remember to show Polish passport while in Poland
and American passport while in America.

Kasia - wife of an American
gtd 3 | 639  
30 Oct 2008 /  #14
Funny everything I ever saw here said you had to be married and living in Poland FIVE years before you could petition for citizenship exams. Are you saying that is not true from your experience?
beatisfelis  
10 Nov 2008 /  #15
everything I ever saw here said you had to be married and living in Poland FIVE years before you could petition for citizenship

Actually, nobody here suggested otherwise.

Two years before applying for residency is new to me however.

From what I read (Polish legislative docs.) one who is married to a citizen can reside in Poland from the day they step in Poland, and after 5 years can apply for citizenship.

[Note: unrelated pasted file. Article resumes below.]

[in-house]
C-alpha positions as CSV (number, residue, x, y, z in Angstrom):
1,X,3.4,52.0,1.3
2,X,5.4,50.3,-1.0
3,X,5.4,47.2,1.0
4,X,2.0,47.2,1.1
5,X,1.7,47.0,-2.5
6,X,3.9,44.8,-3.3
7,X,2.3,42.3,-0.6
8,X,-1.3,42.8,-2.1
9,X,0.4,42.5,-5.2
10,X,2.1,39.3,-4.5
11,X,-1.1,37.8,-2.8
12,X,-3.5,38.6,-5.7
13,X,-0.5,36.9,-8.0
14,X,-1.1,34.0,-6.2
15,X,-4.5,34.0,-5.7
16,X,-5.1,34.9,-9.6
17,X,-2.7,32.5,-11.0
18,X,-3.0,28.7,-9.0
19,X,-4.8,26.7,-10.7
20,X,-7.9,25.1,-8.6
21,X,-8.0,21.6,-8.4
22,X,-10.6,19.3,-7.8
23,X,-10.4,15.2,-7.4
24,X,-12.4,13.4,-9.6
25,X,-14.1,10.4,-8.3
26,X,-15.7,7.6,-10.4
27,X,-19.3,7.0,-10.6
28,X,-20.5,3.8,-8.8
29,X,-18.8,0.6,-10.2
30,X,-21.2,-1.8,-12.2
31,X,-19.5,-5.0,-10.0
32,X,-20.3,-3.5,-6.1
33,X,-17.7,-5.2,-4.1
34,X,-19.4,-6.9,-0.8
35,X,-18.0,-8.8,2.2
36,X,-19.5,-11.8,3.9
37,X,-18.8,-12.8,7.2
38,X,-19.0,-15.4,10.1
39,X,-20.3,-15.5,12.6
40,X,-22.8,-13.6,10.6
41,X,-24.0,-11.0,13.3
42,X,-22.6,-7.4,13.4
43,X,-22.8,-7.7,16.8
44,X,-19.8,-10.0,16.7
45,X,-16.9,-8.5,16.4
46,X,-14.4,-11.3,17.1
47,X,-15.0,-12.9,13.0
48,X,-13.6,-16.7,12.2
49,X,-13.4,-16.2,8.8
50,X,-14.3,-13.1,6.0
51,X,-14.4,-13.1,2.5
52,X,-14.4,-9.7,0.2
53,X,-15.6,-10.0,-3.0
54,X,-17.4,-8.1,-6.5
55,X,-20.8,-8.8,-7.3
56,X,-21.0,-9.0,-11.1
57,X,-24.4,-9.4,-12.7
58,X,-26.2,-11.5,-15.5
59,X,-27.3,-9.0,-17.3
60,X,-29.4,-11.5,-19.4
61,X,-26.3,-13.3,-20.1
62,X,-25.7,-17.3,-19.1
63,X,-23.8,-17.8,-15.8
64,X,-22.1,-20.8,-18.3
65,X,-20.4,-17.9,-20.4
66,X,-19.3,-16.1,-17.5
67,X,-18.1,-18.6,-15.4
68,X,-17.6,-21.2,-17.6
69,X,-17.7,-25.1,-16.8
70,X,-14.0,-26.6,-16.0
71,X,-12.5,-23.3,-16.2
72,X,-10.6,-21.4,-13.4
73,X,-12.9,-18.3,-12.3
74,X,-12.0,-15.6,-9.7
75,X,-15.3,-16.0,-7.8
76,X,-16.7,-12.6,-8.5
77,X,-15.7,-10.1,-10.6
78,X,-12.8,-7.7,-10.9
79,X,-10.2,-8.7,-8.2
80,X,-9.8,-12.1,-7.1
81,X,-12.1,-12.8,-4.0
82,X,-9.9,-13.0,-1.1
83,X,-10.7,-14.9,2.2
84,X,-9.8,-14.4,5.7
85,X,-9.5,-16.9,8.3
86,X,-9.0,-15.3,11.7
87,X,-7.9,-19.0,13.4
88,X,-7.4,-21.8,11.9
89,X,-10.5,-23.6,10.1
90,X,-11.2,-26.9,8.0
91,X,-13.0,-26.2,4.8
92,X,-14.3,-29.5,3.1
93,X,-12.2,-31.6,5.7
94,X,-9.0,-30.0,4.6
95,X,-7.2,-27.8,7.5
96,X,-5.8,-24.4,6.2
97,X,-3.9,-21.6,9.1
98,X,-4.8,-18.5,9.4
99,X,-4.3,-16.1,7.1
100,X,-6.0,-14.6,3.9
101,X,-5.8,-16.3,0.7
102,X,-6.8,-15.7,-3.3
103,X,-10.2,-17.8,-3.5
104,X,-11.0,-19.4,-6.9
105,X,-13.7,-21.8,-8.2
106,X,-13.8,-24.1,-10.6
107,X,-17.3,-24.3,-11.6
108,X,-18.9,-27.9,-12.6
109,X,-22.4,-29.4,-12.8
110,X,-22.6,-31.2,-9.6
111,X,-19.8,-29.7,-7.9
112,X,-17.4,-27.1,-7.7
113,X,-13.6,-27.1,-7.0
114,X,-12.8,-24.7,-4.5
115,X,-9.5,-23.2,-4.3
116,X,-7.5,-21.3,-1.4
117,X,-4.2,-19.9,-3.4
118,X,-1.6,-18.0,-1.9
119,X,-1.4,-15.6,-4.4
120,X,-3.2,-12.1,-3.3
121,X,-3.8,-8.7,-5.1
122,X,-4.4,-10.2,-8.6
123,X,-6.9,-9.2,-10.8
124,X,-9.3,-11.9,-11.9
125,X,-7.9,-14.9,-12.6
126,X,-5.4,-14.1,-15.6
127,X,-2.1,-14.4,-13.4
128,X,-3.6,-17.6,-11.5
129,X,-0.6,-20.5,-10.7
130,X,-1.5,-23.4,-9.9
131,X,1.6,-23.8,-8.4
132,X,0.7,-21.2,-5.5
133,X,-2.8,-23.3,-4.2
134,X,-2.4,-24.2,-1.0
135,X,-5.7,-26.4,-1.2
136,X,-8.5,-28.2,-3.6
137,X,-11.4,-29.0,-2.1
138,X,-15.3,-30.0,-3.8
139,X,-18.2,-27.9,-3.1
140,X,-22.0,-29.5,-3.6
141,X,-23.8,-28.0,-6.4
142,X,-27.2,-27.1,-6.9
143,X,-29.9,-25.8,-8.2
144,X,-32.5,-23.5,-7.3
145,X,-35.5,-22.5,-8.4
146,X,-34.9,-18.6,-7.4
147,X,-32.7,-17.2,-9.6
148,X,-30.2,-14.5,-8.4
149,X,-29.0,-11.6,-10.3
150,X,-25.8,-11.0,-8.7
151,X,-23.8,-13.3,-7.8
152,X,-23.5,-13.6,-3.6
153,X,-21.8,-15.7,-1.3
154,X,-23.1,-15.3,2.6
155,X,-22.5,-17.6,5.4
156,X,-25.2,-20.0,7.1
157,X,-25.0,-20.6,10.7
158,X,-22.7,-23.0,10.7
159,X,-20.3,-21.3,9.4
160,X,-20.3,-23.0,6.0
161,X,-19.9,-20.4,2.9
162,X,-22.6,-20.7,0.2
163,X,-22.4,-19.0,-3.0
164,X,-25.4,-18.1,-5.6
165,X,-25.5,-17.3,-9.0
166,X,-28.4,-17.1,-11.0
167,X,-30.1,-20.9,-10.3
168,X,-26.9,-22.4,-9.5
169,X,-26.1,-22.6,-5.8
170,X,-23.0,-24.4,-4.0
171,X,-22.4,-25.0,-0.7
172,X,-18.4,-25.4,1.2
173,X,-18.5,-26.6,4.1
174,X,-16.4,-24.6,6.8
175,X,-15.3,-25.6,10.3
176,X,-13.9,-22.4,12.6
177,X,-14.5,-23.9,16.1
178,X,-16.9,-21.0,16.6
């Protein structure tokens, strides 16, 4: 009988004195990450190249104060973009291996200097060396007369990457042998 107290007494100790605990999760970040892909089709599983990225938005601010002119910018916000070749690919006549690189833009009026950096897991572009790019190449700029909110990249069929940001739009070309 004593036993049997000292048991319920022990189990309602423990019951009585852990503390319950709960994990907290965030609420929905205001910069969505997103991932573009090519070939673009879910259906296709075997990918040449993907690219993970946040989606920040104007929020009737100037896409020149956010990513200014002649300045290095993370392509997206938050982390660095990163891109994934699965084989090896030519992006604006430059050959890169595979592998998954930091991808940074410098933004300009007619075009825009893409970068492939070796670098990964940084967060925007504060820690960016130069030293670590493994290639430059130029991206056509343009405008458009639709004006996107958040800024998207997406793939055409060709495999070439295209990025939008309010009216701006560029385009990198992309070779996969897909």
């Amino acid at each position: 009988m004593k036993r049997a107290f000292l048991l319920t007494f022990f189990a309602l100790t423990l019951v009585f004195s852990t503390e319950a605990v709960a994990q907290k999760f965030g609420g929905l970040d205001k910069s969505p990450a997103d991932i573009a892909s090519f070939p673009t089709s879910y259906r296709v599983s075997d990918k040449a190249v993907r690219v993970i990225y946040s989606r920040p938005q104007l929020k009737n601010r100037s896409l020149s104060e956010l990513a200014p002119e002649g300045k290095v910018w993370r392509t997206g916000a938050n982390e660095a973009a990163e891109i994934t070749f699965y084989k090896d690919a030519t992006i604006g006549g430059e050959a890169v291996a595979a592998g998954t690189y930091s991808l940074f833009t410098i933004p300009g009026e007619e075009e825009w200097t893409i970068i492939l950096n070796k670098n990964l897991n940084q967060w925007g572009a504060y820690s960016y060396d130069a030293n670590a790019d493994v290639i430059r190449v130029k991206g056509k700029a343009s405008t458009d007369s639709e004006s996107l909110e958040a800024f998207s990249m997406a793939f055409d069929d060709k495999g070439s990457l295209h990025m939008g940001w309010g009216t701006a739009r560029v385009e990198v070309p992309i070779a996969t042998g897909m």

This is what I repeatedly saw in different sources.
BeatusFelis 1 | 11  
10 Nov 2008 /  #16
everything I ever saw here said you had to be married and living in Poland FIVE years before you could petition for citizenship

Actually, nobody here suggested otherwise.

Two years before applying for residency is new to me however.

From what I read (Polish legislative docs.) one who is married to a citizen can reside in Poland from the day they step in Poland, and after 5 years can apply for citizenship.

This is what I repeatedly saw in different sources.
gtd 3 | 639  
10 Nov 2008 /  #17
She is saying after 2 years and six months you can get Polish citizenship. At least the way it is written the "you got it in two months" is pointing to getting the citizenship after living in Poland 2 years...getting a permit...and then six months later you can get citizenship. Maybe she meant you get the residency permit in two months but that doesn't follow the way she listed it.

The stuff I saw said you need to apply within 6 months of your 5 year marriage mark and also that you needed to live here for 2 years. Granted that was a couple years ago and we all know how the laws here change spontaneously.
BeatusFelis 1 | 11